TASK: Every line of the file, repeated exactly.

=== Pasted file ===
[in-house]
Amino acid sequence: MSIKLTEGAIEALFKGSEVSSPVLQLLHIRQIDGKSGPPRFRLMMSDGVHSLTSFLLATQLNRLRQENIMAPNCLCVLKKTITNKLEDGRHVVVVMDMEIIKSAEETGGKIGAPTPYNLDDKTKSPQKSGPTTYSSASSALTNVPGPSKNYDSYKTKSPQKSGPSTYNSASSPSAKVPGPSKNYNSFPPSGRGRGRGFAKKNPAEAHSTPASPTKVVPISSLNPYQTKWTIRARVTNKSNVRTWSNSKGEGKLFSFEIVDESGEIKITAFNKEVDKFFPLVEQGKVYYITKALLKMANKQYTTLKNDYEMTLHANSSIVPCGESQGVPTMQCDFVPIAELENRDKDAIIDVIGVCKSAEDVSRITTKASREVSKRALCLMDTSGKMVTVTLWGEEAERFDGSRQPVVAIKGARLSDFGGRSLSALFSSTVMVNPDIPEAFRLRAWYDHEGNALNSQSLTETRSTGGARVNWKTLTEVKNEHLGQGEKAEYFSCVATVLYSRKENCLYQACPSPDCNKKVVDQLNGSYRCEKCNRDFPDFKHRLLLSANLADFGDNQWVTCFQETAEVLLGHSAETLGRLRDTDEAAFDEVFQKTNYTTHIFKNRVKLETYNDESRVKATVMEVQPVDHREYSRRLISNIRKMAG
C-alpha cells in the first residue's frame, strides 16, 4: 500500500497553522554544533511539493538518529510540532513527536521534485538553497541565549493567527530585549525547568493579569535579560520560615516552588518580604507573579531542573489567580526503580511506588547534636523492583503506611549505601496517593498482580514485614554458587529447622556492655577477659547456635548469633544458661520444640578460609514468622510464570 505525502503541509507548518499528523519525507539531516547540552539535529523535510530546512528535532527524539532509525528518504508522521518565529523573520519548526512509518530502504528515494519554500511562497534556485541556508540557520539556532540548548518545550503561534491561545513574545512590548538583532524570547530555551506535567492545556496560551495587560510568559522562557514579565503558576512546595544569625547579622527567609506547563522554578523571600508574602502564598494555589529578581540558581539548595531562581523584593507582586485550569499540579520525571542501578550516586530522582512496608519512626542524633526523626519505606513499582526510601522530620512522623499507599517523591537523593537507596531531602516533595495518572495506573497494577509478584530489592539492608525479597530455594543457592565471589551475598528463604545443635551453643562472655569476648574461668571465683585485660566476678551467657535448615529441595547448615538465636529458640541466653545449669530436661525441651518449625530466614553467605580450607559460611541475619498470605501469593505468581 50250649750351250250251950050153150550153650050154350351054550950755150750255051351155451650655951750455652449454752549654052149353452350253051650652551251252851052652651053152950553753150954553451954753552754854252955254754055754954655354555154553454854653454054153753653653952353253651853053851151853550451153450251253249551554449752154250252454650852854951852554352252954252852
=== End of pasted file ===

[in-house]
Amino acid sequence: MSIKLTEGAIEALFKGSEVSSPVLQLLHIRQIDGKSGPPRFRLMMSDGVHSLTSFLLATQLNRLRQENIMAPNCLCVLKKTITNKLEDGRHVVVVMDMEIIKSAEETGGKIGAPTPYNLDDKTKSPQKSGPTTYSSASSALTNVPGPSKNYDSYKTKSPQKSGPSTYNSASSPSAKVPGPSKNYNSFPPSGRGRGRGFAKKNPAEAHSTPASPTKVVPISSLNPYQTKWTIRARVTNKSNVRTWSNSKGEGKLFSFEIVDESGEIKITAFNKEVDKFFPLVEQGKVYYITKALLKMANKQYTTLKNDYEMTLHANSSIVPCGESQGVPTMQCDFVPIAELENRDKDAIIDVIGVCKSAEDVSRITTKASREVSKRALCLMDTSGKMVTVTLWGEEAERFDGSRQPVVAIKGARLSDFGGRSLSALFSSTVMVNPDIPEAFRLRAWYDHEGNALNSQSLTETRSTGGARVNWKTLTEVKNEHLGQGEKAEYFSCVATVLYSRKENCLYQACPSPDCNKKVVDQLNGSYRCEKCNRDFPDFKHRLLLSANLADFGDNQWVTCFQETAEVLLGHSAETLGRLRDTDEAAFDEVFQKTNYTTHIFKNRVKLETYNDESRVKATVMEVQPVDHREYSRRLISNIRKMAG
C-alpha cells in the first residue's frame, strides 16, 4: 500500500497553522554544533511539493538518529510540532513527536521534485538553497541565549493567527530585549525547568493579569535579560520560615516552588518580604507573579531542573489567580526503580511506588547534636523492583503506611549505601496517593498482580514485614554458587529447622556492655577477659547456635548469633544458661520444640578460609514468622510464570 505525502503541509507548518499528523519525507539531516547540552539535529523535510530546512528535532527524539532509525528518504508522521518565529523573520519548526512509518530502504528515494519554500511562497534556485541556508540557520539556532540548548518545550503561534491561545513574545512590548538583532524570547530555551506535567492545556496560551495587560510568559522562557514579565503558576512546595544569625547579622527567609506547563522554578523571600508574602502564598494555589529578581540558581539548595531562581523584593507582586485550569499540579520525571542501578550516586530522582512496608519512626542524633526523626519505606513499582526510601522530620512522623499507599517523591537523593537507596531531602516533595495518572495506573497494577509478584530489592539492608525479597530455594543457592565471589551475598528463604545443635551453643562472655569476648574461668571465683585485660566476678551467657535448615529441595547448615538465636529458640541466653545449669530436661525441651518449625530466614553467605580450607559460611541475619498470605501469593505468581 50250649750351250250251950050153150550153650050154350351054550950755150750255051351155451650655951750455652449454752549654052149353452350253051650652551251252851052652651053152950553753150954553451954753552754854252955254754055754954655354555154553454854653454054153753653653952353253651853053851151853550451153450251253249551554449752154250252454650852854951852554352252954252852